In nice, almost warm sunshine, we went back to Ash Gill – at least I went back there as John hadn’t been there before…. Er… anyway. It was roughly the same as it had been on Monday – maybe just a bit more water. But, in leaving the place this time, we took a little side path that I happened to know about and this lead us up to an overhanging crag – apparently impossible to climb without pitons and a friendly helicopter. Or a friend with a very long ladder. R Kidd expressed the view that he wouldn’t be able to climb it.
But there’s a little slot in the crag, gained by a short but slippery rock step and this slot leads fairly steeply but nevertherless quite easily up through the crag in a sort of underground fashion and pops out in a surprising sort of way at the top. Just a bit bizarre, but interesting nevertheless.
After this adventure, we walked up a bit of tarmac, noting the red squirrels trotting along the wall tops – and up onto the moorland of the Weardale ridge, topping out at the summit of Dead Stones, at about 700 and a bit metres. Dead stones has a shelter or bothy on the top. You wouldn’t want to spend a night in there, though – inside there’s just a slimy bench and a tiny fireplace and no door.
We followed the ridge Northwards for a while and chatted to various grouse beaters waiting to start their drive on the way. We were advised two or threee times which side of the hill to walk on, but, generally, the encounter was friendly.
As it started getting a bit late, we shortened the walk at this point and headed down towards the col between nenthead and garrigill and then, by field paths in gathering gloom, back to the South Tyne and Garrigill.
Brian, my pal from Nenthead provided welcome hot coffee on my way home.
A mile or so up/down the path from Garrigill is the little gorge of Ash Gill, at the top of which there is the main road from Alston to Teesdale. Emanating, or , rather, gushing from underneath this bridge is an impressive waterfall, behind which you can venture for a look at a waterfall from behind. This is an ideal spot for hiding from injuns as they gallop by. When the beck is in spate it is a truly awesome experience, with the water thundering past at arms stretch.
And so, after being slightly awed (as the beck wasn’t quite in spate), we continued up/down South Tynedale, ultimately to it’s source where there is a vaguely erotic statue with a hole in it through which to view the very spring out if which springs the reason for the most famous of Lindisfarne’s hit records. It was quite foggy up there on Monday as well.
Then, after much huffing and puffing from me, we finally mounted the soggy and only slightly tilted slopes of Round Hill with it’s little cairn. A few celebratory pictures were taken and then we evacuated the place for warmer places such as Garrigill. It went dark again.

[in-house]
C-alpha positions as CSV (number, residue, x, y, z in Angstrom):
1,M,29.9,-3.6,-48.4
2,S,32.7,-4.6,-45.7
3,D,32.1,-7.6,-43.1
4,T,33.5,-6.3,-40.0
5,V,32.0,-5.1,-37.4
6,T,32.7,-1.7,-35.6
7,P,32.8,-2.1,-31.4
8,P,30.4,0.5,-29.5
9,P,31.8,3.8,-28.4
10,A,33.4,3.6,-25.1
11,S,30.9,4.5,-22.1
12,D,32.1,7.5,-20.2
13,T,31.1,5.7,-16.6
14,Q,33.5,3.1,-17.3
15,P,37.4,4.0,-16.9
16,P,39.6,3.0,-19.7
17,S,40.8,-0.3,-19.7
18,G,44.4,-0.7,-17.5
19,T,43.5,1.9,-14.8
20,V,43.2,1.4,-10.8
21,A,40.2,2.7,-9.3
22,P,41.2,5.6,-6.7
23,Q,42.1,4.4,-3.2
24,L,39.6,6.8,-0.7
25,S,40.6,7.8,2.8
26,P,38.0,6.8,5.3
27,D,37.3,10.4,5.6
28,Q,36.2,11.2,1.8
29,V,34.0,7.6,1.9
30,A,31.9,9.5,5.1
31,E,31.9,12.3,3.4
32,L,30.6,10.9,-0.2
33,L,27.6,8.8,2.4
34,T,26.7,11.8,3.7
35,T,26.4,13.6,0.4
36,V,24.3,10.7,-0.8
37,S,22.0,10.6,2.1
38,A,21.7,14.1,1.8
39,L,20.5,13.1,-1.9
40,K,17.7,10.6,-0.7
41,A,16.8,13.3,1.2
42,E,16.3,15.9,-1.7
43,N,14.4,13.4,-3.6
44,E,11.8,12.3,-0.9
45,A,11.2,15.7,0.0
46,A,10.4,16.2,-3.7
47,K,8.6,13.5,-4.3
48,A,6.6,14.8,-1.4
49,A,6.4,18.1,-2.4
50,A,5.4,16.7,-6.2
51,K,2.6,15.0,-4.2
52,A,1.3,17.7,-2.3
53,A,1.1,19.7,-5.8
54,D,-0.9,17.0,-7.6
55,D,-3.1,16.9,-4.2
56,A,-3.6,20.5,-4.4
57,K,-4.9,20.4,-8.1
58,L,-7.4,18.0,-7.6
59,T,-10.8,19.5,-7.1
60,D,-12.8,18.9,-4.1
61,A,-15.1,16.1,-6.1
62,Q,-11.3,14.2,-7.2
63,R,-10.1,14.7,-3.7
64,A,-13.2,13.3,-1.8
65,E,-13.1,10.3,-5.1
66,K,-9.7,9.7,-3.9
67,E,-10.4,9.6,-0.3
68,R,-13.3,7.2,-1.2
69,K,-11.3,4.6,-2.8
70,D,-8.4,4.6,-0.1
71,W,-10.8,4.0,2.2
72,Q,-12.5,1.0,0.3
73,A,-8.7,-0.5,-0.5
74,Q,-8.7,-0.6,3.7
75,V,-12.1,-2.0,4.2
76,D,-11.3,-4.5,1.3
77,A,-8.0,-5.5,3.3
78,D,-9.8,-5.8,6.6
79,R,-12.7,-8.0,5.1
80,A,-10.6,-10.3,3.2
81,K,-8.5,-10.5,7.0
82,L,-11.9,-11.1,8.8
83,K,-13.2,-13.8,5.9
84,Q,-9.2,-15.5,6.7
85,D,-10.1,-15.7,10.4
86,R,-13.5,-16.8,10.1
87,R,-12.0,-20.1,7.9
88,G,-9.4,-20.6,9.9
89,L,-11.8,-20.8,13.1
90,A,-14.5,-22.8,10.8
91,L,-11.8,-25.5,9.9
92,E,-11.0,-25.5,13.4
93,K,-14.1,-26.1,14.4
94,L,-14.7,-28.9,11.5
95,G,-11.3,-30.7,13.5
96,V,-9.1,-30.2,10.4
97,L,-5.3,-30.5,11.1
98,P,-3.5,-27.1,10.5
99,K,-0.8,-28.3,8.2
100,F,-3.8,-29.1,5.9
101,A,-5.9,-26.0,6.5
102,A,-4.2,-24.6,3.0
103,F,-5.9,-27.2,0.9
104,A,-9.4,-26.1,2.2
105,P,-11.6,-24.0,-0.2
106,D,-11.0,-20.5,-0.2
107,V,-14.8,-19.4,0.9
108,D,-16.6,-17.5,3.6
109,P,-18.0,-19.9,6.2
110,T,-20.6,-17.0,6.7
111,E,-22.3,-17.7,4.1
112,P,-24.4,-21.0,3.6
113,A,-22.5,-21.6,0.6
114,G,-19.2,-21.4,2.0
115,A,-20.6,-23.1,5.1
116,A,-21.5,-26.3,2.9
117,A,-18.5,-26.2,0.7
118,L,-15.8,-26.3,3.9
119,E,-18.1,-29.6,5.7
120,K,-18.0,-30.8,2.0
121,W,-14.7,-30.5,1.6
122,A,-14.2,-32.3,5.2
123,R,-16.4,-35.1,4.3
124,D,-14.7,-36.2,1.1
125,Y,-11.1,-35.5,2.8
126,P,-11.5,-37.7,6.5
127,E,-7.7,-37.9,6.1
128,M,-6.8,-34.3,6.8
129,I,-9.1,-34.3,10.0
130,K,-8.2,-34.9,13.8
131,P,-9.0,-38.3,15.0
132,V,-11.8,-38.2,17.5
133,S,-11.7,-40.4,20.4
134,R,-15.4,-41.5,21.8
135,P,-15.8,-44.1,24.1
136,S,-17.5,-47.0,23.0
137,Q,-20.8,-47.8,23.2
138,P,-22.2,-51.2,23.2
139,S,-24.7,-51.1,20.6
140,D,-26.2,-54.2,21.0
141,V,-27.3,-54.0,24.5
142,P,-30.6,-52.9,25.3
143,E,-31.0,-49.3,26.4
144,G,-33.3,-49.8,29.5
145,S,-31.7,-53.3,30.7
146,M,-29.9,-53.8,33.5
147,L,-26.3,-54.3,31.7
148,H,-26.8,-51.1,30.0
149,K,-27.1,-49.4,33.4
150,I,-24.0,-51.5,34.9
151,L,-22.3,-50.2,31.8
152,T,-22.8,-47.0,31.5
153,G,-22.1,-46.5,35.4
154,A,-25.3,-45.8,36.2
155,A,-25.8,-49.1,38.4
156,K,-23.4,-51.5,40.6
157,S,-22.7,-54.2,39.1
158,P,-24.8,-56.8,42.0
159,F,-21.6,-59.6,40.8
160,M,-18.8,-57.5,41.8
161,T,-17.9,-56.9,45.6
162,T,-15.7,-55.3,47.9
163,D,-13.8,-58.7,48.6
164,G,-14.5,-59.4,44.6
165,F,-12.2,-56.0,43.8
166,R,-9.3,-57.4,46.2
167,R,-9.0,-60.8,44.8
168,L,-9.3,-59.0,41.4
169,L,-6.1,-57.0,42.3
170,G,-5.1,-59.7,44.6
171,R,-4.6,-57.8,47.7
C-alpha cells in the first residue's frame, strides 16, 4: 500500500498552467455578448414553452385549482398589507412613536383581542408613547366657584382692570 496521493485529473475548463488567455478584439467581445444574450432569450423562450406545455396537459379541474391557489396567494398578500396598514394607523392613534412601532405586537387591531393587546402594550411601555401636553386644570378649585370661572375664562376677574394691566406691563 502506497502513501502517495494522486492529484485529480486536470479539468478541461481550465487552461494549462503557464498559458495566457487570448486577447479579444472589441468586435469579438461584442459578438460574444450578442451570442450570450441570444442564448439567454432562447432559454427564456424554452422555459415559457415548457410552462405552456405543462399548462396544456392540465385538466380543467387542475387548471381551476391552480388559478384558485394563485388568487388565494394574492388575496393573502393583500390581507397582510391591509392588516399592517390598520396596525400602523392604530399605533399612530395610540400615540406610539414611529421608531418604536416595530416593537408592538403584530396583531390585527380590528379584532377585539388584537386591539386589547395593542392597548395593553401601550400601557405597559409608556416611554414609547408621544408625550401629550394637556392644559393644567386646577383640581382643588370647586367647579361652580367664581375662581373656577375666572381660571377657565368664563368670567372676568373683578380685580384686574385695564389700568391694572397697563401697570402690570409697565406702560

I put my tent up behind the village hall (not a bad spot as it happens…) and after a brief but nutritious scoff, we repaired to the pub for a sweet sherry and a water biscuit and to listen to the landlord’s vynil collection. Quite an enjoyable night, all in all.
Tuesday follows (but then you know that, innit?)
Sunday, 16 November 2008
It was a cracking day for it, cold and sunny with views from Teeside to Ingleborough – which is a long way. We started off on a bridleway, passing a notice full of dire warnings, and up a little valley and over some moorland to the derelict trig-in-a-shelter on the other top of Little Fell. The main top is a little way over to the North and is marked by a puny cairn of carboniferous limestone.
The views towards Mickle fell from the edge of this hill are notable – very wild, peat-hagged and, well, er..wild…
We got to grips with the final slopes of Mickle fell by using a handy ATV track that went in the right direction. Mickle Fell summit is marked by a large and venerable cairn – suitable for it’s position as the highest point in the North Riding of Yorkshire, and, of course, Yorkshire itself, and also the highest point in the current County Durham – almost recently renamed Durham County, or Durham and Darlington County, or possible something else….
We followed small streams and green strips through the rough ground down to maize Beck, which we handrailed to the bridleway back to Scorsdale. Scorsdale is a fab, wild and rocky slit in the scarp and it was a bit unfortunate that it went dark as we descended – but lucky that we’d just hit a good track just as the light was switched off. I used a little wind up torch that I got from a local pound shop (guess how much it cost) It has 2 leds and is very bright and I didn’t need to wind it up. I’ll use adminfairy’s headlight next time, honest. I expect it would have been better than the pound shop thingy….